"Galileo was wrong"
Which he was, of course, about a lot of things - but geocentrism was not one of them.
The Earth is at the center of Robert Sungenis' universe. Literally.I especially like the helicopter bit, and the fact that the guy totally contradicts his OWN THEORY by claiming that Einstein proved that there was no center of the universe.
Yours too, he says.
Sungenis is a geocentrist. He contends the sun orbits the Earth instead of vice versa. He says physics and the Bible show that the vastness of space revolves around us; that we're at the center of everything, on a planet that does not rotate.
He has just completed a 1,000-page tome, "Galileo Was Wrong," the first in a pair of books he hopes will persuade readers to "give Scripture its due place, and show that science is not all it's cracked up to be."
Geocentrism is a less-known cousin of the intelligent design, or anti-evolution, movement. Both question society's trust in science, instead using religion to explain how we got here - and, in geocentrism's case, just where "here" is.
...There's also no proof that the Earth rotates, he said....And in the absence of proof, the Bible has answers.
"If you see the Earth as just a humdrum planet among stars circling in a vast universe, then we're not significant, we're just part of a crowd," Sungenis said. "But if you believe everything revolves around Earth, it gives another picture - of purpose, a meaning of life."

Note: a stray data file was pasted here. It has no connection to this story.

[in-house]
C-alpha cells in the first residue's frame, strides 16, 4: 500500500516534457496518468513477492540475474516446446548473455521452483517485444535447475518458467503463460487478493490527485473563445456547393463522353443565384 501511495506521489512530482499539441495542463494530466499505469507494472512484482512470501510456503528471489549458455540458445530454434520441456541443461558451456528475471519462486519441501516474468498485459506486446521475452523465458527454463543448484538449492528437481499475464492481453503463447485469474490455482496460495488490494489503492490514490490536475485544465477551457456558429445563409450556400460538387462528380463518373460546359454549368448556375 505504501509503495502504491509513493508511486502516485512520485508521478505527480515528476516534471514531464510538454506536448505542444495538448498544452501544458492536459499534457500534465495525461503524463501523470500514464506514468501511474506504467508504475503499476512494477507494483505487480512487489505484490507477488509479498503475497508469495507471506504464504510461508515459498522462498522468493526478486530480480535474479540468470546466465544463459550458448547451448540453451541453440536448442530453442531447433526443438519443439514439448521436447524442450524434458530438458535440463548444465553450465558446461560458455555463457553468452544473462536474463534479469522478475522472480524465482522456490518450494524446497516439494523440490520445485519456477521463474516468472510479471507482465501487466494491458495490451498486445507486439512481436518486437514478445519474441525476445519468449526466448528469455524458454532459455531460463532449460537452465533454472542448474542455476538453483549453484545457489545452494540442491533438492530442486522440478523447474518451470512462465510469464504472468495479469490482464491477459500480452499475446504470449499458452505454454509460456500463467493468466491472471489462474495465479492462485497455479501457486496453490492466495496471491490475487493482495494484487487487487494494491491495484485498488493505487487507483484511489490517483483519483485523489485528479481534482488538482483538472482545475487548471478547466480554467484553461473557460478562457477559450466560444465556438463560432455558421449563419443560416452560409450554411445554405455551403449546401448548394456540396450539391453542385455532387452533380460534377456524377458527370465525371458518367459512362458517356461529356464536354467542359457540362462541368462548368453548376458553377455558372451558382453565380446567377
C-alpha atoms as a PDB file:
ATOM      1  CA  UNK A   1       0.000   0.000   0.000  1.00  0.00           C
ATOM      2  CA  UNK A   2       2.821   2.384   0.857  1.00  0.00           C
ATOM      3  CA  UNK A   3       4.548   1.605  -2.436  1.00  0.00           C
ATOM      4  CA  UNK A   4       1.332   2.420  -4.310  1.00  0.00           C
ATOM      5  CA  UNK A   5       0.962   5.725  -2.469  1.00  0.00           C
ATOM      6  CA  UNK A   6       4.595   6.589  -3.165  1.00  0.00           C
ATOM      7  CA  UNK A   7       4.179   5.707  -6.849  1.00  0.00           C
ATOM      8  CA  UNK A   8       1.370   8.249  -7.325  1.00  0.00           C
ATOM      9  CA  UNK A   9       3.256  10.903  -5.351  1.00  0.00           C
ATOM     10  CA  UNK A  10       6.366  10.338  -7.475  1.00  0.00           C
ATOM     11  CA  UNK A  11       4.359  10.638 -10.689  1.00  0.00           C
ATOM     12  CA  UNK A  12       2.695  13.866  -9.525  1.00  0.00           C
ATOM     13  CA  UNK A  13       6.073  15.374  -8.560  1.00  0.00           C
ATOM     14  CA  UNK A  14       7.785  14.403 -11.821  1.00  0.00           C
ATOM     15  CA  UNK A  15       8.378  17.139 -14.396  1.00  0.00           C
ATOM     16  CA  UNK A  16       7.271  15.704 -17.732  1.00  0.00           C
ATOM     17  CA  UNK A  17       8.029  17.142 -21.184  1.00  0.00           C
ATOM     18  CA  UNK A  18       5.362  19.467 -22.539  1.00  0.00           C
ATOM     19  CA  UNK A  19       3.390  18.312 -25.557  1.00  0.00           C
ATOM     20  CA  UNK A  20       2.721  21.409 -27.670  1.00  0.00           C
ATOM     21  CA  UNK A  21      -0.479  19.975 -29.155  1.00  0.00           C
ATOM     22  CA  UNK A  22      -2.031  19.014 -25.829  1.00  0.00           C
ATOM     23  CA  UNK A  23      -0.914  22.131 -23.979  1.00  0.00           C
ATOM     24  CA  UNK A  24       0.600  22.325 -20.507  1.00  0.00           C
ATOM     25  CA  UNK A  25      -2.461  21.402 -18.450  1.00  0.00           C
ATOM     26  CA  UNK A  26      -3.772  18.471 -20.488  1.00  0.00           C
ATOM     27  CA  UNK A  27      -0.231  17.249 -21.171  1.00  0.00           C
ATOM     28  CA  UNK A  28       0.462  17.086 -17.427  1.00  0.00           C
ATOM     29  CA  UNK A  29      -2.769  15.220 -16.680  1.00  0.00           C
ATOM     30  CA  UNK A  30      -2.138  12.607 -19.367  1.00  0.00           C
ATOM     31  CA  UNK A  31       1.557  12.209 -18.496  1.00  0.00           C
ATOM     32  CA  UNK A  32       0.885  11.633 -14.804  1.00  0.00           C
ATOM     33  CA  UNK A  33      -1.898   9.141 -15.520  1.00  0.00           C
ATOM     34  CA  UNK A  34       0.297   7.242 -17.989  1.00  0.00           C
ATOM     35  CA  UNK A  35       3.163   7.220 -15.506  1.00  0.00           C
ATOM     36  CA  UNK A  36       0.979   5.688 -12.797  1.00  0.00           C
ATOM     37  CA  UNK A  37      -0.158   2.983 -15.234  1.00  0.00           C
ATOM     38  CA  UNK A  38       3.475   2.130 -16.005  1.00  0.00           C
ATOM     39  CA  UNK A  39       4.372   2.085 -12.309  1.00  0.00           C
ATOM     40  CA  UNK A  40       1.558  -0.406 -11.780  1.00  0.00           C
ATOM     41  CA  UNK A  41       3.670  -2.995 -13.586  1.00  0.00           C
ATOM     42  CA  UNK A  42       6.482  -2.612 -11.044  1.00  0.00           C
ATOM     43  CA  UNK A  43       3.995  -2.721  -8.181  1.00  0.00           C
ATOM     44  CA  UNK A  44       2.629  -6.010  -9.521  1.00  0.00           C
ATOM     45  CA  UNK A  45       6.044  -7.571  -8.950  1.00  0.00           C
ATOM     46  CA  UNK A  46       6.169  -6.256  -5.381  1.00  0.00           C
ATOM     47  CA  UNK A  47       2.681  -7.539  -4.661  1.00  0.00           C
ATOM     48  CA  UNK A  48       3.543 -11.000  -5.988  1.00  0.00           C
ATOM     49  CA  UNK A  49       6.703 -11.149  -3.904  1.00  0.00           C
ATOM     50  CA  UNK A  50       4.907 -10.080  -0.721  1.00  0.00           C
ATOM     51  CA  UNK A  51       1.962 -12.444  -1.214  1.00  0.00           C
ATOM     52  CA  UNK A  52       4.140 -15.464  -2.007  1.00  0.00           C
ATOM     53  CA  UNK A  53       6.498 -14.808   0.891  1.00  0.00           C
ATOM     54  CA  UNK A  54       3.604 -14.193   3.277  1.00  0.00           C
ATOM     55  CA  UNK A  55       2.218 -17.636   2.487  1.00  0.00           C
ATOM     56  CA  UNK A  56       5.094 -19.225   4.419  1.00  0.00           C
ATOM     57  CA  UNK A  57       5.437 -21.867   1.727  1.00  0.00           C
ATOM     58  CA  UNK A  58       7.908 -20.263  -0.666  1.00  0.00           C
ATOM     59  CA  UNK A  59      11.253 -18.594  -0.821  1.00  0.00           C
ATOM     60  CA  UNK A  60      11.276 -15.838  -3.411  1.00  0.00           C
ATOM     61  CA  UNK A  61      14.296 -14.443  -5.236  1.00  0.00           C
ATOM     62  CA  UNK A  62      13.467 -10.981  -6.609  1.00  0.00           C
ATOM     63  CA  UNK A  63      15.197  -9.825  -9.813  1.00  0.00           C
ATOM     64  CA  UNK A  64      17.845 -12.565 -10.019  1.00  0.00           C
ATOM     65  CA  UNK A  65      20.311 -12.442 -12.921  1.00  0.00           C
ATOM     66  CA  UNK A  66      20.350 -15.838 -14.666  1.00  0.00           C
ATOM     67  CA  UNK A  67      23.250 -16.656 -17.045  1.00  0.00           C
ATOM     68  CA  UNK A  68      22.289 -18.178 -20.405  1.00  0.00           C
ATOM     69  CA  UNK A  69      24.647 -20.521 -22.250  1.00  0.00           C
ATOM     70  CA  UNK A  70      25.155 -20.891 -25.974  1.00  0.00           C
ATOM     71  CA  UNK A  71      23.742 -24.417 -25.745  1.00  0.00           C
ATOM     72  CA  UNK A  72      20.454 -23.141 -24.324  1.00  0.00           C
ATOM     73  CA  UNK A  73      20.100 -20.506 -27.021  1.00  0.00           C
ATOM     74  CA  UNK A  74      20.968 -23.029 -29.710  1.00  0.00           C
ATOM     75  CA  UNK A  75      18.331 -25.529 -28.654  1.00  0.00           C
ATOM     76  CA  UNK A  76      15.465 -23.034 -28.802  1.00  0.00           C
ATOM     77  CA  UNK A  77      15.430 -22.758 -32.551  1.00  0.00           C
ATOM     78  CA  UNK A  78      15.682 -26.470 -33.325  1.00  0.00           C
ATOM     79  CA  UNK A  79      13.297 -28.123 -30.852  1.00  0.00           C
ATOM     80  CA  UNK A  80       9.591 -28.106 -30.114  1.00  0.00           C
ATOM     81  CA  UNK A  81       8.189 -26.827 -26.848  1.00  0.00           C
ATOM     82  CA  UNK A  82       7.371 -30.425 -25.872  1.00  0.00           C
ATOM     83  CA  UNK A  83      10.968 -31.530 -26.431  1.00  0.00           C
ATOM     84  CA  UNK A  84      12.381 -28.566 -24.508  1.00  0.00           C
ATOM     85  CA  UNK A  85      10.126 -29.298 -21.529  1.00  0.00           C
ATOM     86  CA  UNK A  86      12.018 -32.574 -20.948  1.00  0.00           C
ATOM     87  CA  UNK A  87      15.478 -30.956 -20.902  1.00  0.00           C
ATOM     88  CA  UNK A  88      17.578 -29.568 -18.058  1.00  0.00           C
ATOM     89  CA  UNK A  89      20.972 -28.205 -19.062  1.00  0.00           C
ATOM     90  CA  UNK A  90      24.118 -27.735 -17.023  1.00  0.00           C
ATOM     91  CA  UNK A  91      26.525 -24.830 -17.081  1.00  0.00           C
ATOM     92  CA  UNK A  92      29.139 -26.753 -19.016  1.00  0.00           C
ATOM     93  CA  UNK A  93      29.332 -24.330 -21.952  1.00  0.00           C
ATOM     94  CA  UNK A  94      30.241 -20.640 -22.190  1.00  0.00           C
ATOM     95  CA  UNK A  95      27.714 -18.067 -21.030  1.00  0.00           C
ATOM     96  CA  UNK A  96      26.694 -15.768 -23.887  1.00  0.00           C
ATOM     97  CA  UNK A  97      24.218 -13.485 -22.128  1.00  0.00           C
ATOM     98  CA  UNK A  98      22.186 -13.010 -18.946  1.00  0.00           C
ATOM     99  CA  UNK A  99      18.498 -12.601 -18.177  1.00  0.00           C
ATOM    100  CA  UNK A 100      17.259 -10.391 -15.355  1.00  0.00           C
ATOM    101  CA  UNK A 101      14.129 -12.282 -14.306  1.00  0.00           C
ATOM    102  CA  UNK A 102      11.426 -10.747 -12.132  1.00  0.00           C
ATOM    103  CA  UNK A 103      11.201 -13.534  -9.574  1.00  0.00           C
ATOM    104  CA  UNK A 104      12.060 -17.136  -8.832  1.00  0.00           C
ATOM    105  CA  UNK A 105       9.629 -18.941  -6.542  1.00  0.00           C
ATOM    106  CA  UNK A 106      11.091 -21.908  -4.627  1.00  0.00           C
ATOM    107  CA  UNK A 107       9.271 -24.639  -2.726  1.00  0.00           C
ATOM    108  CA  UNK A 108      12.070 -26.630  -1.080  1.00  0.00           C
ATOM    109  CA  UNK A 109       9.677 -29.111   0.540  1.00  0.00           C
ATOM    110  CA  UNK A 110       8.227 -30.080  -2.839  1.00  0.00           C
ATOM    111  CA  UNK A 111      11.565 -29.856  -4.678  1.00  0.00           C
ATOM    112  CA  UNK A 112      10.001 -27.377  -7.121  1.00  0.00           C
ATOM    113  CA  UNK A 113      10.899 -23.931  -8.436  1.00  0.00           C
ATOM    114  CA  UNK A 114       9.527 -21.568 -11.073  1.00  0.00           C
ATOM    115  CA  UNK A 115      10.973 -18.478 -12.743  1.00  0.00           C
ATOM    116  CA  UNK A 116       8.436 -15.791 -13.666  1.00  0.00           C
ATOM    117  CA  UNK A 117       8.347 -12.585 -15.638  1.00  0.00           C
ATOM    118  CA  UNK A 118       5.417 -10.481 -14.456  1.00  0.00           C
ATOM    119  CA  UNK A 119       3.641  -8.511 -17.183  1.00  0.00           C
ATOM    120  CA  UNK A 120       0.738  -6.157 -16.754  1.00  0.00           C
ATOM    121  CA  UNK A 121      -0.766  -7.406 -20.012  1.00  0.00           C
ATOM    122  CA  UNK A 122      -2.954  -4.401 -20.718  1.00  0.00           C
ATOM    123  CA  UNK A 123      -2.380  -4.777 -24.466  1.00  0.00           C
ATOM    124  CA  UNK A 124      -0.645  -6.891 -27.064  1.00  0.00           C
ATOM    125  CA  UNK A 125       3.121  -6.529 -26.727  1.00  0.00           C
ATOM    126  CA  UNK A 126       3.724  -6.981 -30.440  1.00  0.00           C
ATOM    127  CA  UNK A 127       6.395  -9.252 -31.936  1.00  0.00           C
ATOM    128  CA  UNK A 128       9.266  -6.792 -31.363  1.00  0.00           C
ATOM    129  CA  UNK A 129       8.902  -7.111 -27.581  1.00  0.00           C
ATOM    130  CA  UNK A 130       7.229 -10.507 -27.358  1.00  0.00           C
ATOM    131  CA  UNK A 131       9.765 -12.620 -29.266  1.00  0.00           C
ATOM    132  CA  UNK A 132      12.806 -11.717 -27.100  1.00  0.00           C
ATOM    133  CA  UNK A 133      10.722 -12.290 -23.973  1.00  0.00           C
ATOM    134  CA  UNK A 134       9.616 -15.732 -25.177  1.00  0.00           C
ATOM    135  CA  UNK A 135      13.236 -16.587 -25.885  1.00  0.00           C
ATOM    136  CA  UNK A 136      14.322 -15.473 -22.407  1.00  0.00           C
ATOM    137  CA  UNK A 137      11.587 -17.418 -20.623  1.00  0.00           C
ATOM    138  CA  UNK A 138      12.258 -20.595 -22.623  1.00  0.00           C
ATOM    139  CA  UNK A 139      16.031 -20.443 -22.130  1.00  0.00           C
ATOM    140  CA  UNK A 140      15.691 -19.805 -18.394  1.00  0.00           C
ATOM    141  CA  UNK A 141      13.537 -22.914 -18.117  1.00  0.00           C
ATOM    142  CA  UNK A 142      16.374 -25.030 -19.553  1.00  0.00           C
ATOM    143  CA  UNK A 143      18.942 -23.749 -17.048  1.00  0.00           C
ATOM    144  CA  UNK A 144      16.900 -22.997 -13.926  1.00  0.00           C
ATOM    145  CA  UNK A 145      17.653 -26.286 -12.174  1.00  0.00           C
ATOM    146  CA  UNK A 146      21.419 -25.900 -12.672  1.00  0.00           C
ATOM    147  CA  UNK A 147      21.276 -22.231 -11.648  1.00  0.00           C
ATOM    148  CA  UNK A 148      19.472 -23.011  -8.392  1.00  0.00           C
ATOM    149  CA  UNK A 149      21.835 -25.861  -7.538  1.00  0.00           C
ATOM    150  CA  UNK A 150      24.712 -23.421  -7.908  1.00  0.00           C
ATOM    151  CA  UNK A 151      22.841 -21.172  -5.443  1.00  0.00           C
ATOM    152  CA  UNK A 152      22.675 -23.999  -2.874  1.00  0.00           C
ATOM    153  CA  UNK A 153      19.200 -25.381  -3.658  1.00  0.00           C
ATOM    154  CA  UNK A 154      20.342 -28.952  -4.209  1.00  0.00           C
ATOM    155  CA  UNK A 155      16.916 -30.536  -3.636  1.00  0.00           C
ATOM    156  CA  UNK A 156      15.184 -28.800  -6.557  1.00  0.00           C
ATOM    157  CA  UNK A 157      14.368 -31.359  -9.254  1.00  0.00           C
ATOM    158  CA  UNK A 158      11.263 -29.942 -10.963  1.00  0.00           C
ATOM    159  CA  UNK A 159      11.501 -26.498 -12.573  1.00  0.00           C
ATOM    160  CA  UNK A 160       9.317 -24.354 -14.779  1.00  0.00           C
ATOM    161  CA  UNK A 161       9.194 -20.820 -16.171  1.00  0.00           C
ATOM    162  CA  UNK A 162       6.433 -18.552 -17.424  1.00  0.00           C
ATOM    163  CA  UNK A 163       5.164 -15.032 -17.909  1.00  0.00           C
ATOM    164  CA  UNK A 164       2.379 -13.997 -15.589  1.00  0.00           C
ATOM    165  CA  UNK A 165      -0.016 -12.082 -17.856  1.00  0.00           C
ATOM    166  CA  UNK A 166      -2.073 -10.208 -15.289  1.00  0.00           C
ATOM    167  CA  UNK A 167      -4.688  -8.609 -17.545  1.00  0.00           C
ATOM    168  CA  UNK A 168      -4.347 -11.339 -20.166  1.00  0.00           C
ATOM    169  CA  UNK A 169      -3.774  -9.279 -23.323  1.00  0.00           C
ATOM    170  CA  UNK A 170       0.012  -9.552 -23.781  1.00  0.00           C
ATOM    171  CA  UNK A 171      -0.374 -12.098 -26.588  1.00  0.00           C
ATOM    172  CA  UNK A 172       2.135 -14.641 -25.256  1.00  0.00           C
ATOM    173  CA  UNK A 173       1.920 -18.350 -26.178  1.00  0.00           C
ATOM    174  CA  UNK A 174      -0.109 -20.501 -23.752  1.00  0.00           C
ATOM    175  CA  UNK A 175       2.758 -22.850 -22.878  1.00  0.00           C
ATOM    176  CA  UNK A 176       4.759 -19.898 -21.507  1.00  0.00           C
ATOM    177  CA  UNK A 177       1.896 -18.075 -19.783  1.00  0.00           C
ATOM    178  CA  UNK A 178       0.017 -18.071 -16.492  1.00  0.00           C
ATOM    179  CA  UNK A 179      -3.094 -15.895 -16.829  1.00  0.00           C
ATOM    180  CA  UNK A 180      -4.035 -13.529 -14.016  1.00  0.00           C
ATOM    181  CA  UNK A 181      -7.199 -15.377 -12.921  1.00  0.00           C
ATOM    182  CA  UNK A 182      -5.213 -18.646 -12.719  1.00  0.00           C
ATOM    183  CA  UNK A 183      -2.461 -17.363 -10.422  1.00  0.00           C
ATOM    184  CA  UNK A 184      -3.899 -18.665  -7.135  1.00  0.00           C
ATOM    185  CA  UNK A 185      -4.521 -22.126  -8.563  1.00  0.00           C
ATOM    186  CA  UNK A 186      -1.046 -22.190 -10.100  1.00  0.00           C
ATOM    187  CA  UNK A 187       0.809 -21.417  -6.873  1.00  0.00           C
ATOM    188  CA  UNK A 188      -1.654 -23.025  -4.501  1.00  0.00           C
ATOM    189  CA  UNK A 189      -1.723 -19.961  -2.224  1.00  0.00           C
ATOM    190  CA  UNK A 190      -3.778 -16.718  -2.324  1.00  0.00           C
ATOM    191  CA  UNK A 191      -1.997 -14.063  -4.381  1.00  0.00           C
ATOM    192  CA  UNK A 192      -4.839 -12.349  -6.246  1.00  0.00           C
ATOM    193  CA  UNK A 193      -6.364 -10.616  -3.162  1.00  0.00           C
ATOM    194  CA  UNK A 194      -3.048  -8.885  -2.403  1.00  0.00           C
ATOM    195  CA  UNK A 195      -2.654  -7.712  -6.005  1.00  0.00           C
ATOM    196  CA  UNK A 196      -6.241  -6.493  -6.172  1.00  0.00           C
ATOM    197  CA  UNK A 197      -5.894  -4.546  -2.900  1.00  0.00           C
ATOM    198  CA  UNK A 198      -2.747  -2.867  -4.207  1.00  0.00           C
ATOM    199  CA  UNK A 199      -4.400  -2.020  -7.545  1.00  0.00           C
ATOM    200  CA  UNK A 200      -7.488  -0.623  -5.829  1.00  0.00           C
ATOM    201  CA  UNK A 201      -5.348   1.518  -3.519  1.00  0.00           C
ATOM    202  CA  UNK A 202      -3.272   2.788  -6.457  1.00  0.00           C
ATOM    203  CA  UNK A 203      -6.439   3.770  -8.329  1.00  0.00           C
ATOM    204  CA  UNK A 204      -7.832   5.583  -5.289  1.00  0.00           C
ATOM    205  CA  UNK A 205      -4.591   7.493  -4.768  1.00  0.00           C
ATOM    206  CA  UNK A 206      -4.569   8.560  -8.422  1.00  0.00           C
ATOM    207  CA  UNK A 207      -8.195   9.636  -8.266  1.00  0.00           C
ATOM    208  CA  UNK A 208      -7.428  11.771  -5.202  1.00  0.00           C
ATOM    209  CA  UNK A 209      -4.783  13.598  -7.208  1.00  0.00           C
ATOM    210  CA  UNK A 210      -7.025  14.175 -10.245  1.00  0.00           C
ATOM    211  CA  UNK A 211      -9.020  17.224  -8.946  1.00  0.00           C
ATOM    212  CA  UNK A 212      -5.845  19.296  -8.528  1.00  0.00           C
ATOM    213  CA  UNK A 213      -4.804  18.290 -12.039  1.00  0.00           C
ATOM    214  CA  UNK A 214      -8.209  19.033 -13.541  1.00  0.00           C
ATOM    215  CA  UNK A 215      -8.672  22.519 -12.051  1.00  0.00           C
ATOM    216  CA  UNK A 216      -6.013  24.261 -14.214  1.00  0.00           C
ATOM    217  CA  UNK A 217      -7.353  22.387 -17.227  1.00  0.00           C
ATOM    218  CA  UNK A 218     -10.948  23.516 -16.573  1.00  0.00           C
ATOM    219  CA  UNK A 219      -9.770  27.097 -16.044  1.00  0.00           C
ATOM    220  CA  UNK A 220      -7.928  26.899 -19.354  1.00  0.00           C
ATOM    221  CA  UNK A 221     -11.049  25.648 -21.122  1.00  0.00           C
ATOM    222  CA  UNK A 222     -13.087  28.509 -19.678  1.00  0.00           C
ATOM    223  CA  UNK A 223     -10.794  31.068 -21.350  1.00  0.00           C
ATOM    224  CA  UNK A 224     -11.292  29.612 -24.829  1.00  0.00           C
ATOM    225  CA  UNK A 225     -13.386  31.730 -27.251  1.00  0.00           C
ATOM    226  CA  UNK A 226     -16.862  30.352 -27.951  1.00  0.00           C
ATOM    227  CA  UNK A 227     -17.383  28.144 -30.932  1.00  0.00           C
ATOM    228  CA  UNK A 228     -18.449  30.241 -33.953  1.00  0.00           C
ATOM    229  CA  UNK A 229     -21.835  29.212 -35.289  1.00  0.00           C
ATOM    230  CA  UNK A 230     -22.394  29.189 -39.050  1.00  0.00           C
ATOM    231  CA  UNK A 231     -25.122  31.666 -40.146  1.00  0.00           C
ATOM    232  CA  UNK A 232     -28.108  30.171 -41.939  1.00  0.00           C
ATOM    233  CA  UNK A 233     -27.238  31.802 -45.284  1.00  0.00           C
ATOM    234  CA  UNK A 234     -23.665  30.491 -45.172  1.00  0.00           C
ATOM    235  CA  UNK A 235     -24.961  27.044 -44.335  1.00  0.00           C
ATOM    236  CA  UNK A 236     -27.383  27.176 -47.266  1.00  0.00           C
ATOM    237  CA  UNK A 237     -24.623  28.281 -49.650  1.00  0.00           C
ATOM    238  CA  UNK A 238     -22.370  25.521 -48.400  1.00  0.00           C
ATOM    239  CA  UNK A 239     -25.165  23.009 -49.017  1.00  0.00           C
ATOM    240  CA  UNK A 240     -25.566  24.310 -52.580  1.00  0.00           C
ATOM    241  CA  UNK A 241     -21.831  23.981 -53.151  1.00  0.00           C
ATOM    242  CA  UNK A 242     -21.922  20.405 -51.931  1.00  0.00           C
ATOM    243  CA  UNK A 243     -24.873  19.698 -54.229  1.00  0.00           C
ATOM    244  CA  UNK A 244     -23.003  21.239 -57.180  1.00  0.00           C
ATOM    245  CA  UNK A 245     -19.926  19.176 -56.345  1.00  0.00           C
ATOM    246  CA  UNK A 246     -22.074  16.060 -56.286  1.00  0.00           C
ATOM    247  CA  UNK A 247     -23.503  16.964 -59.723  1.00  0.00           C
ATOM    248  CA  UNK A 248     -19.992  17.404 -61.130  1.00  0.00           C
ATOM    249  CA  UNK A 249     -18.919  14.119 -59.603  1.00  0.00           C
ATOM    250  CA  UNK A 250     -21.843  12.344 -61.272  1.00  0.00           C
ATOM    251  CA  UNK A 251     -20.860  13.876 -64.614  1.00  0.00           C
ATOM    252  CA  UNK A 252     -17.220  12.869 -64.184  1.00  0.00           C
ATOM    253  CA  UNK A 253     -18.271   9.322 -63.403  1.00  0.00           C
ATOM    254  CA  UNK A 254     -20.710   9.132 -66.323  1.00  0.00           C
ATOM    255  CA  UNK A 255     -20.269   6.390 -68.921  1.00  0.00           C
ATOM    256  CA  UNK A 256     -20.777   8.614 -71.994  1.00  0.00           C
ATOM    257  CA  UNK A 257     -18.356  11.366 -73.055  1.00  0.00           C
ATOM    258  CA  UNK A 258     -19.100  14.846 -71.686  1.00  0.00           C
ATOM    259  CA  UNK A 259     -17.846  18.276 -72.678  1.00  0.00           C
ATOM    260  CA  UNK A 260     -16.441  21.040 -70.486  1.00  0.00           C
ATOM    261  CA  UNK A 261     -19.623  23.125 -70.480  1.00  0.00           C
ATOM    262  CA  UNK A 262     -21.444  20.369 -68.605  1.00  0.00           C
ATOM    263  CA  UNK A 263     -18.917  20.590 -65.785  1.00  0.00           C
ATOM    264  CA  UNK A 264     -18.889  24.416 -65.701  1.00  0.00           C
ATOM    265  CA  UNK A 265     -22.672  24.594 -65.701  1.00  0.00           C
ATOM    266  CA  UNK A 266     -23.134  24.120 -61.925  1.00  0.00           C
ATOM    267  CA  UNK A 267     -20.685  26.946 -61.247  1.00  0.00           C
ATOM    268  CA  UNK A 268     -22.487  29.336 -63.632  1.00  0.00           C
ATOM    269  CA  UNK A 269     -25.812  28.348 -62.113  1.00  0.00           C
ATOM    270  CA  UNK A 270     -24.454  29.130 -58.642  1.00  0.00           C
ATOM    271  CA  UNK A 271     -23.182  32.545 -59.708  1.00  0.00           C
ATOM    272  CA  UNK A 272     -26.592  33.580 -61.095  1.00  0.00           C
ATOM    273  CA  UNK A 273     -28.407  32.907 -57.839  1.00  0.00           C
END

...He came to rethink the work of Nicolaus Copernicus, the 15th-century Polish astronomer who advanced heliocentrism over the Ptolemaic, or Earth-centered, system.
"Einstein told us there is no center, that any point in the universe can serve as the center," Sungenis said. "If that's the case, Einstein has undermined Copernicus. You can't prove either one."
...There are no statistics on numbers of geocentrists. Sungenis said he thinks it's "definitely growing, both nationally and internationally."
Marshall Hall is one. He's been researching it since 1980, and posted his Web site, www.fixedearth.com, in 1997.
Hall realizes it's a tough sell.
"Normally the reaction is, 'You've got to be crazy,"' he said from his home in Cornelia, Ga.
So sometimes he uses this illustration story:
You want to travel from Washington, D.C., to San Francisco. If the Earth is turning, why not just hover in a helicopter? Wait a few hours above the East Coast and eventually the West Coast will be underneath you.
And no, this isn't really any more ridiculous than "Intelligent Design."
Link (via the Corner).